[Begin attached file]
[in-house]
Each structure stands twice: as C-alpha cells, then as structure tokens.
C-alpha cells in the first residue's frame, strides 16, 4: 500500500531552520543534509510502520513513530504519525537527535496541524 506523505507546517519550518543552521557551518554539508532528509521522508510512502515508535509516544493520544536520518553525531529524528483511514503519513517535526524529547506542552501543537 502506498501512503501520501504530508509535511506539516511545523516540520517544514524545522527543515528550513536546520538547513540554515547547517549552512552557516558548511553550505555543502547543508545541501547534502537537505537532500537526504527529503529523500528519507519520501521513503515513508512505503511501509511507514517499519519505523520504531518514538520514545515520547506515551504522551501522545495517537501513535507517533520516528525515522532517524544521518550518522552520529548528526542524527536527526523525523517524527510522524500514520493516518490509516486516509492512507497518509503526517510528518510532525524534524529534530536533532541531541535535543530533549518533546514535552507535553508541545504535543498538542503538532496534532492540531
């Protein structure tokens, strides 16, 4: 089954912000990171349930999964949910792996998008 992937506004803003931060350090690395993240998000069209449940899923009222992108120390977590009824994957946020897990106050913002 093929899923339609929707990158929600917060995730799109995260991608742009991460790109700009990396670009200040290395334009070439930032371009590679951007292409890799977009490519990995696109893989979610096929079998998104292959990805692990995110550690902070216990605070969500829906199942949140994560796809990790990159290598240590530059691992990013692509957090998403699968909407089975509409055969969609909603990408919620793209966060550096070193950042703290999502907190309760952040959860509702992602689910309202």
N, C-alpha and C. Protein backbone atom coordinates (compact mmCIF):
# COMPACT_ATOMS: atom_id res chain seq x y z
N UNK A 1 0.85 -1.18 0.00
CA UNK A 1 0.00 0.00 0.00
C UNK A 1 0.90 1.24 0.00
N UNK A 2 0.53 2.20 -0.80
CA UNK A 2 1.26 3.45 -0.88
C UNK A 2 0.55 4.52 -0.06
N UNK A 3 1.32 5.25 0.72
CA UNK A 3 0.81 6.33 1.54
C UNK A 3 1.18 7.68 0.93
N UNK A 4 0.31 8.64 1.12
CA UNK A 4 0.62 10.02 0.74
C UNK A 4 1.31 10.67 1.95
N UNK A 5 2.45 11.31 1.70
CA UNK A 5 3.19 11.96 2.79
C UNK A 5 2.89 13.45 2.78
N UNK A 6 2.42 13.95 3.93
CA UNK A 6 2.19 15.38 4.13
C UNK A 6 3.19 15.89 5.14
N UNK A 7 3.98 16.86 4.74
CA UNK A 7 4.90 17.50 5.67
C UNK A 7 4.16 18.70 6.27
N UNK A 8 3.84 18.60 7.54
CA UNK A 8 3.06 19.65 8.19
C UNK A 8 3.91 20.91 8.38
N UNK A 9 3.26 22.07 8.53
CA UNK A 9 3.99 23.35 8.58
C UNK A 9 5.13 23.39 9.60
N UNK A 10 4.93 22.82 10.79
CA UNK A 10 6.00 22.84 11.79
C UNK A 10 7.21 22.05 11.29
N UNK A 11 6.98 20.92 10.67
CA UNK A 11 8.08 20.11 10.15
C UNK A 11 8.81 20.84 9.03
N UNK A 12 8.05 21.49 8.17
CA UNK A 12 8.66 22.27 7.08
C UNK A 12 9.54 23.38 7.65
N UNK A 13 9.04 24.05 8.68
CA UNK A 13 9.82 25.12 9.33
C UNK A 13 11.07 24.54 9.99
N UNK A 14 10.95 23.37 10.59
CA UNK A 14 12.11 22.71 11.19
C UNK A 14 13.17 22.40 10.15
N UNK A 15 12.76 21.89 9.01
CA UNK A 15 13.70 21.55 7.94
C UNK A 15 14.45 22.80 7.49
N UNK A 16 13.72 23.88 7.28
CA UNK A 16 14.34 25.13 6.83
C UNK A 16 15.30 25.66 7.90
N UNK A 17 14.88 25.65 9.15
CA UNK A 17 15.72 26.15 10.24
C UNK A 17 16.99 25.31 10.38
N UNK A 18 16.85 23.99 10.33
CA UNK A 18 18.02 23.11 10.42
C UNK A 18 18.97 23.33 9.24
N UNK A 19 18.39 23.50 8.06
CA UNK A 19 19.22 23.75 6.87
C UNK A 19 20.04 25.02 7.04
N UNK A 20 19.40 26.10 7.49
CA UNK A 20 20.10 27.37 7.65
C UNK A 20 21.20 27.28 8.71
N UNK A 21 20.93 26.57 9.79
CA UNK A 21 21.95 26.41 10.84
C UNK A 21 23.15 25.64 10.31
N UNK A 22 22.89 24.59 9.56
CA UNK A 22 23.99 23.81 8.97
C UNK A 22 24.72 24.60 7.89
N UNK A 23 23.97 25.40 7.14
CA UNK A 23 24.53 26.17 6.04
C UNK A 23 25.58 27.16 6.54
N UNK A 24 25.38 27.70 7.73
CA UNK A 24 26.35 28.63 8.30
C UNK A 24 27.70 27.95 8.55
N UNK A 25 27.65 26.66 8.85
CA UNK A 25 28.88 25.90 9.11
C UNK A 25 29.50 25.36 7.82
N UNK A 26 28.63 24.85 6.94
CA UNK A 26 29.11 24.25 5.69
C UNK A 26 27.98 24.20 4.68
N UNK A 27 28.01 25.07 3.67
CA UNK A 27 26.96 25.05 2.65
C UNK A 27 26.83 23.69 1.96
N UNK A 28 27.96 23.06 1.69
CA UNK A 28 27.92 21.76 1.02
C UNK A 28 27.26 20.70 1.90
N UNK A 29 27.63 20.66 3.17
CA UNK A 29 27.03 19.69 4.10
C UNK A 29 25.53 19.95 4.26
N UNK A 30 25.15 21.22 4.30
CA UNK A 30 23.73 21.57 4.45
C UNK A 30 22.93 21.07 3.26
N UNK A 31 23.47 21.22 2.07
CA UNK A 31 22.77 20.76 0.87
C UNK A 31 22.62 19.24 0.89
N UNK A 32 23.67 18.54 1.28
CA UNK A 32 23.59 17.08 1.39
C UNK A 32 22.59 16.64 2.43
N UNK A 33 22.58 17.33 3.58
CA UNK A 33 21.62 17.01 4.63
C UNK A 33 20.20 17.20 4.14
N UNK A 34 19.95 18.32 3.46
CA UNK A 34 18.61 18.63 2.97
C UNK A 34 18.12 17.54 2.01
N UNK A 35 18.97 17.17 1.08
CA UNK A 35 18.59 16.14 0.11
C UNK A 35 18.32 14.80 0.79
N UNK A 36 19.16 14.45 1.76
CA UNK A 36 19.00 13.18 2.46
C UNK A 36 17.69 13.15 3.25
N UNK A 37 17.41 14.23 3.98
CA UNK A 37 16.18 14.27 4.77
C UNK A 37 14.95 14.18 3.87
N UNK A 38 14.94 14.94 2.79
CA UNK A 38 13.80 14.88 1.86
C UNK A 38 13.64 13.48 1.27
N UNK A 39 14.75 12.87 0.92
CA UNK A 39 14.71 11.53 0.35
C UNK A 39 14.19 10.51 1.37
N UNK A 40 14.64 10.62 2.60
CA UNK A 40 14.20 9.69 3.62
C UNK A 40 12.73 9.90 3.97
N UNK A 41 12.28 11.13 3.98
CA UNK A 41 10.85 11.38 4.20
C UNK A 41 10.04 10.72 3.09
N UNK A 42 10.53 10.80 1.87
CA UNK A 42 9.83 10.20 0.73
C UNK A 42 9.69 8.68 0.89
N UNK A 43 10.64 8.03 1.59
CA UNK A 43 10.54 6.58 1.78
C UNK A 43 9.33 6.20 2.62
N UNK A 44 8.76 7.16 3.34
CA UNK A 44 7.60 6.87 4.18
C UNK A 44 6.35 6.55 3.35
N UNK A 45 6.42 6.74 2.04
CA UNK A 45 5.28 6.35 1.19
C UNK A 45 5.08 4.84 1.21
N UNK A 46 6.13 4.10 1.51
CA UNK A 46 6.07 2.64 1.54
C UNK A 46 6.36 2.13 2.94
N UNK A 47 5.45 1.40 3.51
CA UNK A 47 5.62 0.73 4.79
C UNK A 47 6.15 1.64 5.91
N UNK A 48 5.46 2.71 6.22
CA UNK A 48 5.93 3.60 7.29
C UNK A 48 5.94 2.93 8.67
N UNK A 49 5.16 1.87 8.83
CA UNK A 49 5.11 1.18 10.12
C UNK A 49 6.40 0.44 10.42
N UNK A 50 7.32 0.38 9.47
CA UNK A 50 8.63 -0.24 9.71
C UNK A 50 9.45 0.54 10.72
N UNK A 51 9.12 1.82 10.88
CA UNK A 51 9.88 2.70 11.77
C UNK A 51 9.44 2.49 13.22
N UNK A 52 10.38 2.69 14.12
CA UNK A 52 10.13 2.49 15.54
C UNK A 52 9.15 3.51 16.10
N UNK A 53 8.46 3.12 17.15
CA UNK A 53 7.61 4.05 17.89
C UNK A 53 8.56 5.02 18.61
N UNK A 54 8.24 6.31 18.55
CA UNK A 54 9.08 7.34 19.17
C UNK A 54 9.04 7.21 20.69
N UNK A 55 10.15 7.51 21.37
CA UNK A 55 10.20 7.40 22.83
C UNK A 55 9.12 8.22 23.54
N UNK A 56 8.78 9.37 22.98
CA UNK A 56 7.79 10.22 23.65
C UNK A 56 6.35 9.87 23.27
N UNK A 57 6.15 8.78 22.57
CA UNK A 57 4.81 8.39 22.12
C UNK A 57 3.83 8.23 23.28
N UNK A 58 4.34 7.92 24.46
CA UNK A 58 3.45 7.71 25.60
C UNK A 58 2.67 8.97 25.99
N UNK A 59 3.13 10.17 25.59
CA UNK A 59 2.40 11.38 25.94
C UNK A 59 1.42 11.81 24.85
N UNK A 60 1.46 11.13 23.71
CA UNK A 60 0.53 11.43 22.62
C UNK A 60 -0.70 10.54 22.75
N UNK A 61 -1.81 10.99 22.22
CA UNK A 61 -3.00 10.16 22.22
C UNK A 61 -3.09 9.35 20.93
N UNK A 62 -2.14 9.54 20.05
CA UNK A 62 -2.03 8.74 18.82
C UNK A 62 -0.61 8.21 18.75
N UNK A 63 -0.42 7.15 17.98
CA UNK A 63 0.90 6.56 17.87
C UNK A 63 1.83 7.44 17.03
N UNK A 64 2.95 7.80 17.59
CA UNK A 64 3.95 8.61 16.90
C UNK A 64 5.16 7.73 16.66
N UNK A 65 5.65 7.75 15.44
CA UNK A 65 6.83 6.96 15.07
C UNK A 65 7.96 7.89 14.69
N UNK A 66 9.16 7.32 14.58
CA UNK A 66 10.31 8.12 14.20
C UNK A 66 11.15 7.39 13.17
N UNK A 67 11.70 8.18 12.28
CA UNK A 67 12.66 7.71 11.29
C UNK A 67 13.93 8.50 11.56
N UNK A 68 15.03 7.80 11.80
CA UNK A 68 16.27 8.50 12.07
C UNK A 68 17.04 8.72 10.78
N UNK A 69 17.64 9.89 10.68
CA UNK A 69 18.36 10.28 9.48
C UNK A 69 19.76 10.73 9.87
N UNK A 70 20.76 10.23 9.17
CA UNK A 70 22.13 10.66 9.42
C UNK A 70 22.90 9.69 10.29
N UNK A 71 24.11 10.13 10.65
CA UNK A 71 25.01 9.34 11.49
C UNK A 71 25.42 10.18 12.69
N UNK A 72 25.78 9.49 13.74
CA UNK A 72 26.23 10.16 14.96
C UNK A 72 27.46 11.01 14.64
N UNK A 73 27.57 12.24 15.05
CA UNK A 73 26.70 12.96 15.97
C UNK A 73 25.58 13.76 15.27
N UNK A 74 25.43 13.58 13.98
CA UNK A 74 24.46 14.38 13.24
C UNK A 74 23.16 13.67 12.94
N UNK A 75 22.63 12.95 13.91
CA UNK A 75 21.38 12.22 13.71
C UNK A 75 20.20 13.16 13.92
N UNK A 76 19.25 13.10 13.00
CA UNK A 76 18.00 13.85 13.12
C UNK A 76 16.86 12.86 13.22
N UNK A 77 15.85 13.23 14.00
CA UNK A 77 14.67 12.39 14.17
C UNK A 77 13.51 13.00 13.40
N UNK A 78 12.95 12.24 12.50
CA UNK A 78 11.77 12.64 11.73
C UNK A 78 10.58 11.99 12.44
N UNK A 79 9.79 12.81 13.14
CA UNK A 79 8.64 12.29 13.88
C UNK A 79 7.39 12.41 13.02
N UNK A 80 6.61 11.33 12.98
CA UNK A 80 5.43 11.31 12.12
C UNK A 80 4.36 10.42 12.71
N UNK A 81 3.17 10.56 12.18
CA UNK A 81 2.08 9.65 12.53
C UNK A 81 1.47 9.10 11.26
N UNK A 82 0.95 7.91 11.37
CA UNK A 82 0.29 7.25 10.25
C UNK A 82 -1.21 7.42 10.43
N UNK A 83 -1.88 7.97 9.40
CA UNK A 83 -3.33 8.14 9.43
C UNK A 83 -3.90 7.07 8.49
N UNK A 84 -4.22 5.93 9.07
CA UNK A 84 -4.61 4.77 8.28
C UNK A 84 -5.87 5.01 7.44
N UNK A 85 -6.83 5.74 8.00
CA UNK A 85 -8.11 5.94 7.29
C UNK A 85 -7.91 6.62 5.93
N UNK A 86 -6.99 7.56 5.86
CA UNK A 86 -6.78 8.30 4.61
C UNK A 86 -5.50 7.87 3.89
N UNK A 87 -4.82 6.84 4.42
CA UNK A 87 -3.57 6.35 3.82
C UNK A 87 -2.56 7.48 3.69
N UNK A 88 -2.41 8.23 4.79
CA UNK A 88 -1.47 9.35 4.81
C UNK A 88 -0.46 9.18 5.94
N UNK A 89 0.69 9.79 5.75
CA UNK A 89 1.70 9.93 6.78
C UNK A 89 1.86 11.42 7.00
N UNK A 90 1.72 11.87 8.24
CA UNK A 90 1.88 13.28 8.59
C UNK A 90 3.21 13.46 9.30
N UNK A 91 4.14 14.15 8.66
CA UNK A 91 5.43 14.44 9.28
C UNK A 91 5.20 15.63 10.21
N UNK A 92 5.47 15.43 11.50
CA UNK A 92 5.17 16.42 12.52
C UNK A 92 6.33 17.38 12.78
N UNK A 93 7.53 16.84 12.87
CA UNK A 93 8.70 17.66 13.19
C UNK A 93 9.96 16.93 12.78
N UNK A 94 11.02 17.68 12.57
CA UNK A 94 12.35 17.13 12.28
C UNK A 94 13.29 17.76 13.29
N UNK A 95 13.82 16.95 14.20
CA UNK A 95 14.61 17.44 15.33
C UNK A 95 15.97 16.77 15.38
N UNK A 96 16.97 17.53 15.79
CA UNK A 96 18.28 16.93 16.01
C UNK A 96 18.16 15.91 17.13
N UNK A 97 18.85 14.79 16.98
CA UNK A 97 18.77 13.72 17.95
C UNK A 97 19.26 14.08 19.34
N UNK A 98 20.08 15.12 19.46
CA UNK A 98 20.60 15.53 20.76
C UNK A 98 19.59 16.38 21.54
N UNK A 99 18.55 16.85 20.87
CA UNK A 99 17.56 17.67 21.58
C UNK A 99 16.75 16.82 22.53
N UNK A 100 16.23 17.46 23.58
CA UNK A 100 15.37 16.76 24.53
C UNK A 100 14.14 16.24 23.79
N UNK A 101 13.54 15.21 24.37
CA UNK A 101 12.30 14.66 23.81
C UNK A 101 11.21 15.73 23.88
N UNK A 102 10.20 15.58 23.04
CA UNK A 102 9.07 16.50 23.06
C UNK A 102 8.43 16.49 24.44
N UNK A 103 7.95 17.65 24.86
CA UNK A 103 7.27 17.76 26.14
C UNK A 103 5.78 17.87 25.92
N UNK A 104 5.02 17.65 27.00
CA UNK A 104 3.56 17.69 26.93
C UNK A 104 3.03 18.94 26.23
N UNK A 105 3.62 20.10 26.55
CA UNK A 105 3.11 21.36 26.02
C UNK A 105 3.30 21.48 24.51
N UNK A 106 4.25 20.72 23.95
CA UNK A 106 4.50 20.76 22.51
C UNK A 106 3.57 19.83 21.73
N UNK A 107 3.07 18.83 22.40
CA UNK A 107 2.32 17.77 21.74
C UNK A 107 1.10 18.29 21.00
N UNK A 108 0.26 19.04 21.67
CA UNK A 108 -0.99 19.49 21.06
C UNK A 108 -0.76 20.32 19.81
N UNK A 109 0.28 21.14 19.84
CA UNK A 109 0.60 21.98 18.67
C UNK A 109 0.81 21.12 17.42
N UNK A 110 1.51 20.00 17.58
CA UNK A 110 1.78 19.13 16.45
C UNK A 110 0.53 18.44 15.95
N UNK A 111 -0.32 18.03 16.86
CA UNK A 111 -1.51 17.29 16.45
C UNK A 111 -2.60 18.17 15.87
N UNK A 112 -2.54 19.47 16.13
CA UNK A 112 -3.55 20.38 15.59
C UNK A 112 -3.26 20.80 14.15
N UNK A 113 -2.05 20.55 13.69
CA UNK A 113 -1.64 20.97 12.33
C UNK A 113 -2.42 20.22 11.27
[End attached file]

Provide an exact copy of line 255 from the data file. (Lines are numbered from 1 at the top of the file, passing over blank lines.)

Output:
C UNK A 83 -3.90 7.07 8.49